There is much they do that I would not have known about had I not been working alongside them. I thought that would be wonderful for you to talk about child life specialists and the position they have at children's hospitals. I think every parent should know about them and ask for them because they have made such a huge difference with the kids where I work. Thank you for the podcast, it's been a great educational source for me for the past few years, Mheg." Well thank you for the topic idea Mheg. Your wish as they say is my command and as we move forward there're probably plenty of you out there thinking I really wish you would talk about this or that. Well whatever your this or that is, let me know. It's a simple thing to do, just head over to pediacast.org and click on the contact link. I also want to remind you, the information presented in PediaCast is for general educational activities only. We do not diagnose medical conditions or formulate treatment plans for specific individuals. So if you do have a concern about your child's health, be sure to call your doctor and arrange a face to face interview and hands-on physical examination.
Dr. Mike Patrick: Alright we are back. Two of our child life specialists here at Nationwide Children's Hospital join me in the studio today to talk about our child life program.
Including the goals of the program, how child life benefits young patients and their families, how the child life specialists integrate themselves into the medical team, and introspective look into the everyday job of the child life specialist including the rewards and the challenges, what kind of training you need to be a child life specialist, and tips and educational opportunities available for those interested in seeking this career path. So please join me in warmly welcoming Danielle Behnke, hi Danielle.
Dr. Mike Patrick: I want to thank you for stopping by, really appreciate it.
Danielle: Thank you for having us.
Dr. Mike Patrick: And Elizabeth Pastorek.
Dr. Mike Patrick: Hi Elizabeth how are you?
Elizabeth: Good, how are you?
Dr. Mike Patrick: Great. Really appreciate you stopping by.
Elizabeth: Thank you for having us.
Dr. Mike Patrick: So we're going to jump right into this. Danielle if you could just give us a definition the term child life, what it does really mean?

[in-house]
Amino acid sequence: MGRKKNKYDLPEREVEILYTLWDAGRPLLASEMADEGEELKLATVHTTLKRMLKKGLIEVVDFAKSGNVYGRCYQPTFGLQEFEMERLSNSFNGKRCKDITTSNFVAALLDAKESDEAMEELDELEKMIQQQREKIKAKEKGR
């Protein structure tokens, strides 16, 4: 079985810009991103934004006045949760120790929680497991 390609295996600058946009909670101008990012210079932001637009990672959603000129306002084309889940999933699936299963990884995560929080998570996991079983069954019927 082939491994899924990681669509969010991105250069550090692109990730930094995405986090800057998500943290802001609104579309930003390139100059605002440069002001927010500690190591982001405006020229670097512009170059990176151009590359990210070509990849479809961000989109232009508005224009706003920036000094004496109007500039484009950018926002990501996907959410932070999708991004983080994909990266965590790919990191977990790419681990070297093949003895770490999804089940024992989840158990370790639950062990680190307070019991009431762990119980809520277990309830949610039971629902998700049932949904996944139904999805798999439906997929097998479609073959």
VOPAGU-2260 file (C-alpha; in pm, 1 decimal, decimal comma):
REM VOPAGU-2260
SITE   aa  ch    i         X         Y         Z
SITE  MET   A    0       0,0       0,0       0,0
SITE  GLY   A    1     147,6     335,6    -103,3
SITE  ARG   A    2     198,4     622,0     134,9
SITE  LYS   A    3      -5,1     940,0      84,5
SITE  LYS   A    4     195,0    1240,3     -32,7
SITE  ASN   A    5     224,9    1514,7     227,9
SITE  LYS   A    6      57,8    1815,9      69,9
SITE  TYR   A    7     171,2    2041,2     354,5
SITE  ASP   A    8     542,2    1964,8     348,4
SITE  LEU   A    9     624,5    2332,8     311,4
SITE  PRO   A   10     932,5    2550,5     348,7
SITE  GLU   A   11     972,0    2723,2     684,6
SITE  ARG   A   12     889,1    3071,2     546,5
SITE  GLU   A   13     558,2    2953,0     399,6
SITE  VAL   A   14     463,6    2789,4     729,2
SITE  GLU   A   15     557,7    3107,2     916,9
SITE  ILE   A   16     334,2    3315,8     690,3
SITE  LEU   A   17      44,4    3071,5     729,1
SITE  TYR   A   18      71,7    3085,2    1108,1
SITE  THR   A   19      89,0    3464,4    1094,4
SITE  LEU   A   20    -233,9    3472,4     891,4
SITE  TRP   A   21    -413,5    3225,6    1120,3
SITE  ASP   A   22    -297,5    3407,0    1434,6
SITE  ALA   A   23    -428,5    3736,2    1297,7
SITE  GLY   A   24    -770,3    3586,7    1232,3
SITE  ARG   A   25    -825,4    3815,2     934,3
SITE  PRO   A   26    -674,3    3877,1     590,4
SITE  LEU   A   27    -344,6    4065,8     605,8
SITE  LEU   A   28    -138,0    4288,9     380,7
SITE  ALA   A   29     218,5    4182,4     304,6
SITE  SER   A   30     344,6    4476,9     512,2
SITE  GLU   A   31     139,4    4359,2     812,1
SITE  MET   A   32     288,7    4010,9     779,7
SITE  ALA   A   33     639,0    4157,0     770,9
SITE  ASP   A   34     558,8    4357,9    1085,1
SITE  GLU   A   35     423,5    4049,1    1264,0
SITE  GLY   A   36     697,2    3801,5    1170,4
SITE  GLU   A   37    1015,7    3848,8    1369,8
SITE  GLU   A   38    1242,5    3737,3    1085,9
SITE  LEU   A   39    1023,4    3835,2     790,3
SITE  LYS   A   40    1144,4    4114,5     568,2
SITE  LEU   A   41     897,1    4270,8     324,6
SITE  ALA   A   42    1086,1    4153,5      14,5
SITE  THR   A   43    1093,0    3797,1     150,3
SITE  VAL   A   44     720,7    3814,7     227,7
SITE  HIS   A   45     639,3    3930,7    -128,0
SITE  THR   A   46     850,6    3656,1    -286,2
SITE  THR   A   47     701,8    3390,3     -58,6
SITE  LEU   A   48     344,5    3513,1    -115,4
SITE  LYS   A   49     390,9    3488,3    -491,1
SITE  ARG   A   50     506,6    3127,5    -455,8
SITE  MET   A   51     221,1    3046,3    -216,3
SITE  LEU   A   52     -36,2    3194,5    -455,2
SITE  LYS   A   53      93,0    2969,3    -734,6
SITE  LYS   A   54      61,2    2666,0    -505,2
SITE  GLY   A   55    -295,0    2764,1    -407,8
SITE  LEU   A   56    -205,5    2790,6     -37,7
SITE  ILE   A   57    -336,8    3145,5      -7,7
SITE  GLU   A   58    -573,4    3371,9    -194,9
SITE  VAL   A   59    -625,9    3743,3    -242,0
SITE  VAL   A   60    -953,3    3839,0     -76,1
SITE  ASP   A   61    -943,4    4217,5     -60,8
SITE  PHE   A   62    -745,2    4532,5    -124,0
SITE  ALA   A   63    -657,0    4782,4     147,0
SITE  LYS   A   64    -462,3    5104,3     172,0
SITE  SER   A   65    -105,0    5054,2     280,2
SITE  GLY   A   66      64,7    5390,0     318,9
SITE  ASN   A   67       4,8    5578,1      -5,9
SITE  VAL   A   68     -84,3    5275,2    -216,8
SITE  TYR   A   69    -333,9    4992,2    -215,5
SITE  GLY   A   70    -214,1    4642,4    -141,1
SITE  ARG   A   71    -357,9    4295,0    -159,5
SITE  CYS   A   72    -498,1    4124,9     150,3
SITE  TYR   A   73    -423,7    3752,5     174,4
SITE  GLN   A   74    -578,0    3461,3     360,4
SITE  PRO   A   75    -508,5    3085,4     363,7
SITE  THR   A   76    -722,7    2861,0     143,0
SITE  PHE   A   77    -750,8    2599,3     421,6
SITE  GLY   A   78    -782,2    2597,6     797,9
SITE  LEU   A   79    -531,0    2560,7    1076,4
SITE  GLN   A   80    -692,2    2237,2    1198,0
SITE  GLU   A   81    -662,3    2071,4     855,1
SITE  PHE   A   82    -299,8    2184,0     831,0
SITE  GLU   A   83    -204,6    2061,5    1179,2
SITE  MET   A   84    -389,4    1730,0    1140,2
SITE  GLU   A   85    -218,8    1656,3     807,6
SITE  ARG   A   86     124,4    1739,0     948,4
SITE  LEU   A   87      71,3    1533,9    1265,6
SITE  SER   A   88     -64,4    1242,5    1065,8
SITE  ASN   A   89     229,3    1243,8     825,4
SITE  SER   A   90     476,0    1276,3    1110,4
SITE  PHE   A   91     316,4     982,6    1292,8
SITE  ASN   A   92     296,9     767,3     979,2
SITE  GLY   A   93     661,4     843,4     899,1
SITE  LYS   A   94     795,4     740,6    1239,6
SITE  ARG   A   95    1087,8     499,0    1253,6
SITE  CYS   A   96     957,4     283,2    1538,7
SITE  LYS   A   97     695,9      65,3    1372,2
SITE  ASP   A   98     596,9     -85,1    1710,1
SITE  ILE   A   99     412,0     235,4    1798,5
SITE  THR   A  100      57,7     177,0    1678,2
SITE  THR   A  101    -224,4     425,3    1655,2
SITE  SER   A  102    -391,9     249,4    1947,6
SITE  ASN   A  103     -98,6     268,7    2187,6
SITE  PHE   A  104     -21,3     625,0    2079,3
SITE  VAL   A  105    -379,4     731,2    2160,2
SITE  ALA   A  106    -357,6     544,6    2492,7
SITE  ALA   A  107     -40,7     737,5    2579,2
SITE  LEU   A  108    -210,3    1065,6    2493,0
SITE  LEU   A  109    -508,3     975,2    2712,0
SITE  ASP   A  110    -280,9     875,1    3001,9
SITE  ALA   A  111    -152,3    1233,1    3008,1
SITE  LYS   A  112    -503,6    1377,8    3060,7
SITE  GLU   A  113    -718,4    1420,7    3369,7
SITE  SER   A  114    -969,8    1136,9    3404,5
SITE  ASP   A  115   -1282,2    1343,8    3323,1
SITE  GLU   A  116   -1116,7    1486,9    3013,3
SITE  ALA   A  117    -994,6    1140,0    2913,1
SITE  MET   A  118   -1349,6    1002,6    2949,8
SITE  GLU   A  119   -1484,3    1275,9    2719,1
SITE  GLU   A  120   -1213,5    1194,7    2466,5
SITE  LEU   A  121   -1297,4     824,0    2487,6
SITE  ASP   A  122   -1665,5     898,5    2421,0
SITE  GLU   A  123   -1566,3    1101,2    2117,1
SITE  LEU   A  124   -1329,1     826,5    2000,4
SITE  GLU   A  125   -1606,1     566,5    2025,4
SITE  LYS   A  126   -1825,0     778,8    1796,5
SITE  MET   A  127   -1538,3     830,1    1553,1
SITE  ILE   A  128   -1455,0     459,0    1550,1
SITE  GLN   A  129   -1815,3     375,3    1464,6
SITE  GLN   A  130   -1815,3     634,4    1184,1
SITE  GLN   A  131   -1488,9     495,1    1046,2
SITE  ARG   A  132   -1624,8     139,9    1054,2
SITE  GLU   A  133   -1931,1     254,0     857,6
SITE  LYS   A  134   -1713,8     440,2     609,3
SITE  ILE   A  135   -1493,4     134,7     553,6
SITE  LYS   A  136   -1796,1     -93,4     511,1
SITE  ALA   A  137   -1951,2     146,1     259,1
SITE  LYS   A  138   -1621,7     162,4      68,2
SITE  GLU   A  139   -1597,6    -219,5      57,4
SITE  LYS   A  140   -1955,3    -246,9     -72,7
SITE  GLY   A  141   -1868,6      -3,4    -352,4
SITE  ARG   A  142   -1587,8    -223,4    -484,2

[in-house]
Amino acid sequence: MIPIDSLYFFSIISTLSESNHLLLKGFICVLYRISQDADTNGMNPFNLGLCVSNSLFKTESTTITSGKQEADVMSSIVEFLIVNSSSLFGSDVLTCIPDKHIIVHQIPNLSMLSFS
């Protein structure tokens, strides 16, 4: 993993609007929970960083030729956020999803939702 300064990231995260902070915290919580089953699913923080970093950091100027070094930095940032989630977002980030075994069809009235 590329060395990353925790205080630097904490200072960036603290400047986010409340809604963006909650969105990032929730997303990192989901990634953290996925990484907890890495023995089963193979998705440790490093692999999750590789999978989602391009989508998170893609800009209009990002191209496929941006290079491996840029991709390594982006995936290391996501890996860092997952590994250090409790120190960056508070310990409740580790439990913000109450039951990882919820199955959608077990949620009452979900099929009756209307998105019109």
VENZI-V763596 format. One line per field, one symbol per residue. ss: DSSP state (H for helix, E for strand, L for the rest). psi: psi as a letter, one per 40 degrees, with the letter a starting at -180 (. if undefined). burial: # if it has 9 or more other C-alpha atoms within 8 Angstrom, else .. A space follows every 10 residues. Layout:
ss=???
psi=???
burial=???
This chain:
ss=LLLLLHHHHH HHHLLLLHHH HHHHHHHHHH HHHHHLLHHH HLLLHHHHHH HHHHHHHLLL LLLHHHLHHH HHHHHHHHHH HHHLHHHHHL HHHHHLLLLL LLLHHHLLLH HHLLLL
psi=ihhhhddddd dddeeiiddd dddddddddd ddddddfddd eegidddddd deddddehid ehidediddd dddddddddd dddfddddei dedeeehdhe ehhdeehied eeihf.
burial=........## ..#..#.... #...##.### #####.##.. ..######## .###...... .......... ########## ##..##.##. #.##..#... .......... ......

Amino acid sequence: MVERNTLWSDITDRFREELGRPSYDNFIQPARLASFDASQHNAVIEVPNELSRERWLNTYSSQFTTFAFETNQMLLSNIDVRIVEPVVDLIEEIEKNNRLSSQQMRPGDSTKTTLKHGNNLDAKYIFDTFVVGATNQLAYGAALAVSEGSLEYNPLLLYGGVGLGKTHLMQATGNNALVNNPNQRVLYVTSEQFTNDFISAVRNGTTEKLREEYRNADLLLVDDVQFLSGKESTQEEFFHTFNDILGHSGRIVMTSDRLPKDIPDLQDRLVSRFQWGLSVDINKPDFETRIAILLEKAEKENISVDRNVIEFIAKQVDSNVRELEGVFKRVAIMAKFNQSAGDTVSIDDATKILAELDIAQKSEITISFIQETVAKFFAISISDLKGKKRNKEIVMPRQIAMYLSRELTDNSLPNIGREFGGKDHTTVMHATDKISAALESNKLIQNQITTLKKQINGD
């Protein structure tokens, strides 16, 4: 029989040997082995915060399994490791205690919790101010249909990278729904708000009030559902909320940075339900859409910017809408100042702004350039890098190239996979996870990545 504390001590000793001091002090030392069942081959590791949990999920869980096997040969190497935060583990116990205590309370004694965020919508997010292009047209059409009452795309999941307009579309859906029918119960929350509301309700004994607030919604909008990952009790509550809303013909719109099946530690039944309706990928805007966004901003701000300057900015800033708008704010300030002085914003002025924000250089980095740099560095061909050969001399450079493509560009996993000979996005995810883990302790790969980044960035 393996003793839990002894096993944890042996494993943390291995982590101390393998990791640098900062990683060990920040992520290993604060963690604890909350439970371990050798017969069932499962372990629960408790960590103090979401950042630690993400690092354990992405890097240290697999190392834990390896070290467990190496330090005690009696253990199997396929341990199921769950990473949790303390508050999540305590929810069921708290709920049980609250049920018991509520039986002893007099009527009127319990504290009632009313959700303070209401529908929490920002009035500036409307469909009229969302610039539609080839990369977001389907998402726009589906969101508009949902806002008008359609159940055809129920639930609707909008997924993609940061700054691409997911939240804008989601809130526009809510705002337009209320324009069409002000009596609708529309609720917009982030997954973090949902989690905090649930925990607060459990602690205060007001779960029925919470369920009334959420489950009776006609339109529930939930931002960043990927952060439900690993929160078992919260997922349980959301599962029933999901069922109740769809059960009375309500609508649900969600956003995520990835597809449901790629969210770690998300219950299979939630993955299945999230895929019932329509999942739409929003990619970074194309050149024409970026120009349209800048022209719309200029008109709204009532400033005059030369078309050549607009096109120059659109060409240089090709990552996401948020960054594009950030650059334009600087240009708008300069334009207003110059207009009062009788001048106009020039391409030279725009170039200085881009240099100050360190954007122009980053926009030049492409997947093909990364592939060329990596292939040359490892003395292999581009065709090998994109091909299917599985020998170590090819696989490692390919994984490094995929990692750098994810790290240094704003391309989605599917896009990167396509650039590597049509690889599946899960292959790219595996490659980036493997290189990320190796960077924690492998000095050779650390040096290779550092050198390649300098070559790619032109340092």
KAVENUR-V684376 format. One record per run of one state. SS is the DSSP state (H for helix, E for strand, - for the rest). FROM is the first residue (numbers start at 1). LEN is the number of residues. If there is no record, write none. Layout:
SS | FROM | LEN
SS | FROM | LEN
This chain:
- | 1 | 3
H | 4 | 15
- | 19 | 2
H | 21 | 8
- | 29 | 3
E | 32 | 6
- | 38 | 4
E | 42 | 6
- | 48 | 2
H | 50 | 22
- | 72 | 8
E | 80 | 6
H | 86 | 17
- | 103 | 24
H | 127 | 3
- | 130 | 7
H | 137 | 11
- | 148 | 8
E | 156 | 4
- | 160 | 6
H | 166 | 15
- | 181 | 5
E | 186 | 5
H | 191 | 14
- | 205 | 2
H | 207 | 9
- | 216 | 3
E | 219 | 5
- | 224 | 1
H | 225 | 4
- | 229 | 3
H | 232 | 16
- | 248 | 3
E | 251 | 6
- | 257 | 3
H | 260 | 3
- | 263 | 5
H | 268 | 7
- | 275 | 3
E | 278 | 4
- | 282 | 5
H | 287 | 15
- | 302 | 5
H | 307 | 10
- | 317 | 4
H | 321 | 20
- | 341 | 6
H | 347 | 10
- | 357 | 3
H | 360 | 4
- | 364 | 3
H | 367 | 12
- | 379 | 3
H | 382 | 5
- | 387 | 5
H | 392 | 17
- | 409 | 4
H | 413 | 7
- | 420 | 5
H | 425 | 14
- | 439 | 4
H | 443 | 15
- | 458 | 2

Danielle: So child life is the developmental and the emotional support for children, and families, and the health care environment. Like you mentioned we know that being in the hospital is a scary experience for some children and families so we want to recognize that and support them with whatever experience they're having.
So we're here to provide them with the individualized care, support, education, in order to help minimize the stressors they might have, and to then effectively help them cope with the experience.
Dr. Mike Patrick: So they really feel more at home when they're in the hospital environment.
Dr. Mike Patrick: And Danielle what sort of goals then does the program have?
Danielle: Well one of our main goals as we've said is to help minimize the stress and fear often experience by infants, children, adolescents, and their families starting a health care experience. You know, we know for a healthcare professional like us, being in the hospital feels normal and it feels comfortable. However for the children and families we work with it may not feel like a really comfortable environment and they might not understand things that are happening. So that's when we come in to make sure that we can provide them with the education and support that they need. We know that children learn, they process information differently. So the education we give them needs to be geared towards their developmental level and what questions then concerns they have as a child and a family.
We're also focused in supporting the patient's emotional, developmental, social, and their cognitive growth while they were in the hospital. We often offer opportunities for fun and safe play during the hospital experience so they're able to engage a normal activities in spite of being in a really challenging circumstance so they can still experience fun. Another one of our department goals is to help support children and families, and continuing living everyday experiences. So we know a child can still have a birthday when they're in the hospital, we still celebrate holidays, whatever milestone that's important to that family, we want to help them support that and celebrate it and acknowledge that experience for them. We also offer really cool special events throughout the year that are focused in really enhancing their hospital experience.
So some of you might have noticed, we had some super heroes window washers that came this year.
Dr. Mike Patrick: Yeah, that was great.
Danielle: Yeah, so our patients got to watch it from their bedrooms and from the playroom as well. So they they've got to say hi to their superhero friends.